Enhancing Data Processing on Clouds with Hadoop/HBase

Zhang, Chen January 2011 (has links)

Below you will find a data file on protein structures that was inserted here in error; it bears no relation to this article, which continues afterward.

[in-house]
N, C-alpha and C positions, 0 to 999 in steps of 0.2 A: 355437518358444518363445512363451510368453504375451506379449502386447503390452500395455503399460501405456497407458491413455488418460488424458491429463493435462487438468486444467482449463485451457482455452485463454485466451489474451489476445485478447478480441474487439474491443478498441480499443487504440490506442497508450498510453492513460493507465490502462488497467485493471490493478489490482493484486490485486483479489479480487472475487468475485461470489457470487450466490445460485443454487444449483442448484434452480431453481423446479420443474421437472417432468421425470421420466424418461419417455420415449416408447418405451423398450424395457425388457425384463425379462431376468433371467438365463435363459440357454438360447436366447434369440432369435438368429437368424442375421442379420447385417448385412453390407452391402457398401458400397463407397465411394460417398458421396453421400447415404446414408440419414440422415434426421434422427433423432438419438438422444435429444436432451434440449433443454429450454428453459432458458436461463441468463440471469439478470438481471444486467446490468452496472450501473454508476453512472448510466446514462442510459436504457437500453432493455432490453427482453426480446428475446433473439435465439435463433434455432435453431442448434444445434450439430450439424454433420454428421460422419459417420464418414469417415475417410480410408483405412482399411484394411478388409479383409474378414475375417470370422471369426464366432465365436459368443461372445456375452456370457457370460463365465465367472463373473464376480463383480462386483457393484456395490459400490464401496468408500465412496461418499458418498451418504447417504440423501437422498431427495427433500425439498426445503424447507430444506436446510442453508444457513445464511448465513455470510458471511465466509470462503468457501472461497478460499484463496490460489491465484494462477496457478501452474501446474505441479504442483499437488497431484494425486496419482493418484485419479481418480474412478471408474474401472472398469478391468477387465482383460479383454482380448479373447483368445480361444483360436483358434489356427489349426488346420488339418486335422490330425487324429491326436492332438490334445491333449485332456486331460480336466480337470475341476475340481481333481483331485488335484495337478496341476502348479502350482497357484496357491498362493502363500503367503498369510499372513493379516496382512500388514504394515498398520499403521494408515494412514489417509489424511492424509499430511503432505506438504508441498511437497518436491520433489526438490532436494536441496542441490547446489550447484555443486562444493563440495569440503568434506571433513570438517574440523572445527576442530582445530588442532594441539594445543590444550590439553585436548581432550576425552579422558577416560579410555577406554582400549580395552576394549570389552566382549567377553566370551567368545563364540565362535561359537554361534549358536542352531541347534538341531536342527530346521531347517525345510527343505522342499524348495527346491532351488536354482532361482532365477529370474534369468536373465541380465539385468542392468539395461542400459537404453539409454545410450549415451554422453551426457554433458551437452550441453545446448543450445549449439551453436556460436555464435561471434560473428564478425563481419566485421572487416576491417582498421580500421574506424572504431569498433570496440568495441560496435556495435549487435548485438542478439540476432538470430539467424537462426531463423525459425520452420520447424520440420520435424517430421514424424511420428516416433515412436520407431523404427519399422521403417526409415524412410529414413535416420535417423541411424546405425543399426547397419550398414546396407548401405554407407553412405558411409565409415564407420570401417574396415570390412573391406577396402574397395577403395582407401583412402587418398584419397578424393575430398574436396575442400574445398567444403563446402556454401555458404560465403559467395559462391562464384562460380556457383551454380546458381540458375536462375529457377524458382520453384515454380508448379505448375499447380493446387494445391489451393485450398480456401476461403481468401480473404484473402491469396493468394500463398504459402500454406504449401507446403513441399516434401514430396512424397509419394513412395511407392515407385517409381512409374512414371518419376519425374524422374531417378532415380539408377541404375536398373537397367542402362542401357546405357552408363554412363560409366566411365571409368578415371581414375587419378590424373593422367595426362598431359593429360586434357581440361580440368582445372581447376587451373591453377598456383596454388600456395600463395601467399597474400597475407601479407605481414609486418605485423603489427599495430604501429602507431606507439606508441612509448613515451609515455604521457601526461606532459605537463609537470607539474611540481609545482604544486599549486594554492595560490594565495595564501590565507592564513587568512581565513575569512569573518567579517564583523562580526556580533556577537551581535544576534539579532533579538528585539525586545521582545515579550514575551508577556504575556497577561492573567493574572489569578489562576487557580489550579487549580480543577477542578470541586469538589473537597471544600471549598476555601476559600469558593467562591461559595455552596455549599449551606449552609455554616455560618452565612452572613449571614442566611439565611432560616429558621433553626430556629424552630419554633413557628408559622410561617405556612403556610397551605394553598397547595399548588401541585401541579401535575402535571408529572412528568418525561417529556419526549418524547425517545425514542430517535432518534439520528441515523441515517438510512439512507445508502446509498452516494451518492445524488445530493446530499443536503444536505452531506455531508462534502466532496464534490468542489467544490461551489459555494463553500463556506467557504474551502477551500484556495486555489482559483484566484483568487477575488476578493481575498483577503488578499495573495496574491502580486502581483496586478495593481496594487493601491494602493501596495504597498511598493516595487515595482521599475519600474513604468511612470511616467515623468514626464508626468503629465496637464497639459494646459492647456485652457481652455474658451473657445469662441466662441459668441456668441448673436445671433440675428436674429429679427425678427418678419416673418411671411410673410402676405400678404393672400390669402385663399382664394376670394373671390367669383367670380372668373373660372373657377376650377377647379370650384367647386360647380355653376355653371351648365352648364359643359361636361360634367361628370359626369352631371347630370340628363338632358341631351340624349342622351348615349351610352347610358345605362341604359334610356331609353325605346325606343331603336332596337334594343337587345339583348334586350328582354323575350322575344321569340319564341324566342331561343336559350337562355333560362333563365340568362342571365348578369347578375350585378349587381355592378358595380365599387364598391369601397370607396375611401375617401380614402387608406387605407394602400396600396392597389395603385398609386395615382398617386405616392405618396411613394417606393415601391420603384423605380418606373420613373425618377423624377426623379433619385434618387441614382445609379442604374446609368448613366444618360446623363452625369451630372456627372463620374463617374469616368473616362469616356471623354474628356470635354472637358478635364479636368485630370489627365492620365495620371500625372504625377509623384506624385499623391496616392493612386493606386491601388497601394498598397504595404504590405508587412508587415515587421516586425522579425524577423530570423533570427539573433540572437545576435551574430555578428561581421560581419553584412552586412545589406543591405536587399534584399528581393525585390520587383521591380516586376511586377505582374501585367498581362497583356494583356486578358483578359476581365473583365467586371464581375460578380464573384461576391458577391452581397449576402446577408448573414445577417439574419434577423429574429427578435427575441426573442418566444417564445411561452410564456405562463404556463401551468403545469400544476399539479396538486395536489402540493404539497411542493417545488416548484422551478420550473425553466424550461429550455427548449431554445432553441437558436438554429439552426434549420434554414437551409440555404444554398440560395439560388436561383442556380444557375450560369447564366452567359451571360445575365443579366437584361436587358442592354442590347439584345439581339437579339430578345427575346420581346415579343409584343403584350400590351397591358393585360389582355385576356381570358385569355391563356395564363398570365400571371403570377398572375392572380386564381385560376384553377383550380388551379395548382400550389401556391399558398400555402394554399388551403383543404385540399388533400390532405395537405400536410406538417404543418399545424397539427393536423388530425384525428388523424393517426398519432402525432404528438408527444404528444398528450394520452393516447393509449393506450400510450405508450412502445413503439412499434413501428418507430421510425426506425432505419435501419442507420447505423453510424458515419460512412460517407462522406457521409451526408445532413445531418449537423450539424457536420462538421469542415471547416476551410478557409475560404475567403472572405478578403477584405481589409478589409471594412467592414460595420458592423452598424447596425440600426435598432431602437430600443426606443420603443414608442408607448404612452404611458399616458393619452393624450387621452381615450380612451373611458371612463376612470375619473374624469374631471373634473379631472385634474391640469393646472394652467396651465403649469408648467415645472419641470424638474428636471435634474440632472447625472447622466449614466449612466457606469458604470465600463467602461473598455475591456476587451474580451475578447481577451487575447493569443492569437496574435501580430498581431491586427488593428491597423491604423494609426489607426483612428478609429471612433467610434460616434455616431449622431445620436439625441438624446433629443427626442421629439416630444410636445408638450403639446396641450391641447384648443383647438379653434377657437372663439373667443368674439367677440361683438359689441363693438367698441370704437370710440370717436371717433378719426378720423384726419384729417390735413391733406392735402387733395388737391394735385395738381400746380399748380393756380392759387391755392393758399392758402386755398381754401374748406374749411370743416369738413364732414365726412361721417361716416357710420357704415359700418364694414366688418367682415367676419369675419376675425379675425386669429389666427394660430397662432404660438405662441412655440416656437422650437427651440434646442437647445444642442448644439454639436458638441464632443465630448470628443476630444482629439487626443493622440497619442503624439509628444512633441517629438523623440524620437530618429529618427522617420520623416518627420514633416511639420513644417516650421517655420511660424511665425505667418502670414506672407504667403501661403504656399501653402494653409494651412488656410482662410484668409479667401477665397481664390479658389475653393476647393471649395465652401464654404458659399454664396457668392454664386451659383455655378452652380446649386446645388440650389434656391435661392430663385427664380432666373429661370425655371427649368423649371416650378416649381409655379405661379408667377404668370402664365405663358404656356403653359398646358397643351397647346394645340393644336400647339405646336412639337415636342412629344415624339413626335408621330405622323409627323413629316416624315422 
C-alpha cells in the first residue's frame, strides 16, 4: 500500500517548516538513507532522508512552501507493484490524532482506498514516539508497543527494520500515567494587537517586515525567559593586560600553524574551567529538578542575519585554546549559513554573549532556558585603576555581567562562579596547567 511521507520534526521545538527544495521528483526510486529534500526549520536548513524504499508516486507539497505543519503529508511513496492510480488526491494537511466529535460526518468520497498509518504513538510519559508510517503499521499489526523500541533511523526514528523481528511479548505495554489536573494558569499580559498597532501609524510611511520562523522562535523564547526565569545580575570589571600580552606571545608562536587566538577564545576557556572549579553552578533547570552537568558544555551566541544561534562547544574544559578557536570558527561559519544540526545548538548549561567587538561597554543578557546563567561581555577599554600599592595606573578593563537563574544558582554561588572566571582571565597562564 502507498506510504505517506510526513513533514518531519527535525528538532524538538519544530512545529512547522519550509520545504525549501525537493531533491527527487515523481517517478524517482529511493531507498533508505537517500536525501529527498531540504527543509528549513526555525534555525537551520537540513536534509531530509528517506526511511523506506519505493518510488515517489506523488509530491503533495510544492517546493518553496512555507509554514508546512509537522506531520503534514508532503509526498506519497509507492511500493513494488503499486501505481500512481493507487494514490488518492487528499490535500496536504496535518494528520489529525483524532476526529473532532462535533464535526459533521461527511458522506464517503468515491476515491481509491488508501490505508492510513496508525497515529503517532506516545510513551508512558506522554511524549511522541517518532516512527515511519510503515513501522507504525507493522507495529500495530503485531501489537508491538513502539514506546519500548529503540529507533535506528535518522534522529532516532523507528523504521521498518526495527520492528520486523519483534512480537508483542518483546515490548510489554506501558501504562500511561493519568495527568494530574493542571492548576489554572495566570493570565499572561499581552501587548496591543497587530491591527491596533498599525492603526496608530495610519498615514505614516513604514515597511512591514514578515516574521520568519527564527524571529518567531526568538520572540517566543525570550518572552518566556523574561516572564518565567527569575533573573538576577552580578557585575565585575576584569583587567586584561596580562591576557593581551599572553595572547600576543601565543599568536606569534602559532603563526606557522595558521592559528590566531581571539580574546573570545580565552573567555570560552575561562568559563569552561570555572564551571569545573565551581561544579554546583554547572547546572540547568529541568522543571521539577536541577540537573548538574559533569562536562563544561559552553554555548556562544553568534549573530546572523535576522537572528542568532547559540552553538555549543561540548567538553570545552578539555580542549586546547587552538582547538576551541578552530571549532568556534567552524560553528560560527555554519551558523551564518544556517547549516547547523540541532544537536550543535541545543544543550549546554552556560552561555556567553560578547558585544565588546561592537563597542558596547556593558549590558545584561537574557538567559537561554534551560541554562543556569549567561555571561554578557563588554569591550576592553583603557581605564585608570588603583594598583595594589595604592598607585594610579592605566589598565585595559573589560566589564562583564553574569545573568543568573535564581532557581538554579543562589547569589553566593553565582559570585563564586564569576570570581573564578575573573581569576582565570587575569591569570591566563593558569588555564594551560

In the current information age, large amounts of data are being generated and accumulated rapidly in various industrial and scientific domains. This imposes important demands on data processing capabilities that can extract sensible and valuable information from the large amount of data in a timely manner. Hadoop, the open source implementation of Google's data processing framework (MapReduce, Google File System and BigTable), is becoming increasingly popular and being used to solve data processing problems in various application scenarios. However, being originally designed for handling very large data sets that can be divided easily in parts to be processed independently with limited inter-task communication, Hadoop lacks applicability to a wider usage case. As a result, many projects are under way to enhance Hadoop for different application needs, such as data warehouse applications, machine learning and data mining applications, etc. This thesis is one such research effort in this direction. The goal of the thesis research is to design novel tools and techniques to extend and enhance the large-scale data processing capability of Hadoop/HBase on clouds, and to evaluate their effectiveness in performance tests on prototype implementations. Two main research contributions are described. The first contribution is a light-weight computational workflow system called "CloudWF" for Hadoop. The second contribution is a client library called "HBaseSI" supporting transactional snapshot isolation (SI) in HBase, Hadoop's database component. CloudWF addresses the problem of automating the execution of scientific workflows composed of both MapReduce and legacy applications on clouds with Hadoop/HBase. CloudWF is the first computational workflow system built directly using Hadoop/HBase. It uses novel methods in handling workflow directed acyclic graph decomposition, storing and querying dependencies in HBase sparse tables, transparent file staging, and decentralized workflow execution management relying on the MapReduce framework for task scheduling and fault tolerance. HBaseSI addresses the problem of maintaining strong transactional data consistency in HBase tables. This is the first SI mechanism developed for HBase. HBaseSI uses novel methods in handling distributed transactional management autonomously by individual clients. These methods greatly simplify the design of HBaseSI and can be generalized to other column-oriented stores with similar architecture as HBase. As a result of the simplicity in design, HBaseSI adds low overhead to HBase performance and directly inherits many desirable properties of HBase. HBaseSI is non-intrusive to existing HBase installations and user data, and is designed to work with a large cloud in terms of data size and the number of nodes in the cloud.